Very often, in programming, you will need a data type that can only have one of two values, like
The Boolean() Function
You can use the Boolean() function to find out if an expression (or a variable) is true:
Or even easier:
Comparisons and Conditions
The chapter JS Comparisons gives a full overview of comparison operators.
The chapter JS Conditions gives a full overview of conditional statements.
Here are some examples:
|==||equal to||if (day == "Monday")|
|>||greater than||if (salary > 9000)|
|<||less than||if (age < 18)|
Everything With a "Real" Value is True
Everything Without a "Real" is False
The Boolean value of 0 (zero) is false:
The Boolean value of -0 (minus zero) is false:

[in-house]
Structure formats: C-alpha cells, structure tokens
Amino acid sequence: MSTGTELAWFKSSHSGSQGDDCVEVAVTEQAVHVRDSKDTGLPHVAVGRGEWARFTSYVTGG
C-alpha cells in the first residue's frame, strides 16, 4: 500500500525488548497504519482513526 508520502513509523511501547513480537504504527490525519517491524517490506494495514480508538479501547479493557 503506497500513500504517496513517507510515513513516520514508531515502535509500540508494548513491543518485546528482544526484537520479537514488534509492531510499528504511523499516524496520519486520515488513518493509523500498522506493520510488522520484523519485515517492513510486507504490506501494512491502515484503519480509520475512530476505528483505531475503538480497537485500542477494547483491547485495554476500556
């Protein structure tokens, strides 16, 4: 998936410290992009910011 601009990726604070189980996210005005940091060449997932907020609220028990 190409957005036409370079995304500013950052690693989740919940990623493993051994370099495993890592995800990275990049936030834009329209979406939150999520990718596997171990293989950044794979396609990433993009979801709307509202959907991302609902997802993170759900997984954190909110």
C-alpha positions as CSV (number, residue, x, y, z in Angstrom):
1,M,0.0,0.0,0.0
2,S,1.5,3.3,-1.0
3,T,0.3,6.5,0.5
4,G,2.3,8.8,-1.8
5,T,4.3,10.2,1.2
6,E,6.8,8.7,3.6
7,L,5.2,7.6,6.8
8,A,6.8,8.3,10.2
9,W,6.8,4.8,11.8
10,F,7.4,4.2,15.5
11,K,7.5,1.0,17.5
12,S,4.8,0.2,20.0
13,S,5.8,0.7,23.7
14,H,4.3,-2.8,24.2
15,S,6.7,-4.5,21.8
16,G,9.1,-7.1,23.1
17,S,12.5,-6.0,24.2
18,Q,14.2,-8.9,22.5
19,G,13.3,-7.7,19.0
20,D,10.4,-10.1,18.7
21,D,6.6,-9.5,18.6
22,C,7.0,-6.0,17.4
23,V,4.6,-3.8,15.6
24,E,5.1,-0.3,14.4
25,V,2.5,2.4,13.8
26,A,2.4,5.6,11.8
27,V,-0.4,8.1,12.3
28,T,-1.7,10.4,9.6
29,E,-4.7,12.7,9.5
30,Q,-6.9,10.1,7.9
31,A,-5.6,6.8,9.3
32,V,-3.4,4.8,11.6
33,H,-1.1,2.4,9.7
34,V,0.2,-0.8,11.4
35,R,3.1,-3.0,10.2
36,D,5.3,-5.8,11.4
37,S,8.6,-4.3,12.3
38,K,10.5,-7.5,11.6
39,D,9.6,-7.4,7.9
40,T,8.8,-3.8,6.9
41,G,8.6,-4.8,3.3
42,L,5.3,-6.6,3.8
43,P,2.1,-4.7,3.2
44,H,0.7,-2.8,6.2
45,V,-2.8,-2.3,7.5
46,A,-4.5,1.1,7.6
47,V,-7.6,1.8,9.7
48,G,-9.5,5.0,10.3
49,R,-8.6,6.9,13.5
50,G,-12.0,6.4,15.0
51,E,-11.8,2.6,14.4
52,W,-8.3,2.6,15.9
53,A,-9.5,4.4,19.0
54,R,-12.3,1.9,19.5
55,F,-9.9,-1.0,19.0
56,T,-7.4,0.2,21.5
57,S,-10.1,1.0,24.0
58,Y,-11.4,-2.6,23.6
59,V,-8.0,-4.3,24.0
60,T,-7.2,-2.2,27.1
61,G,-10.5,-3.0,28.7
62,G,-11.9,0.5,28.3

The Boolean value of "" (empty string) is false:
The Boolean value of undefined is false:
The Boolean value of null is false:
The Boolean value of false is (you guessed it) false:
The Boolean value of NaN is false:
Boolean Properties and Methods
Primitive values, like true and false, cannot have properties or methods (because they are not objects).
Complete Boolean Reference
The reference contains descriptions and examples of all Boolean properties and methods.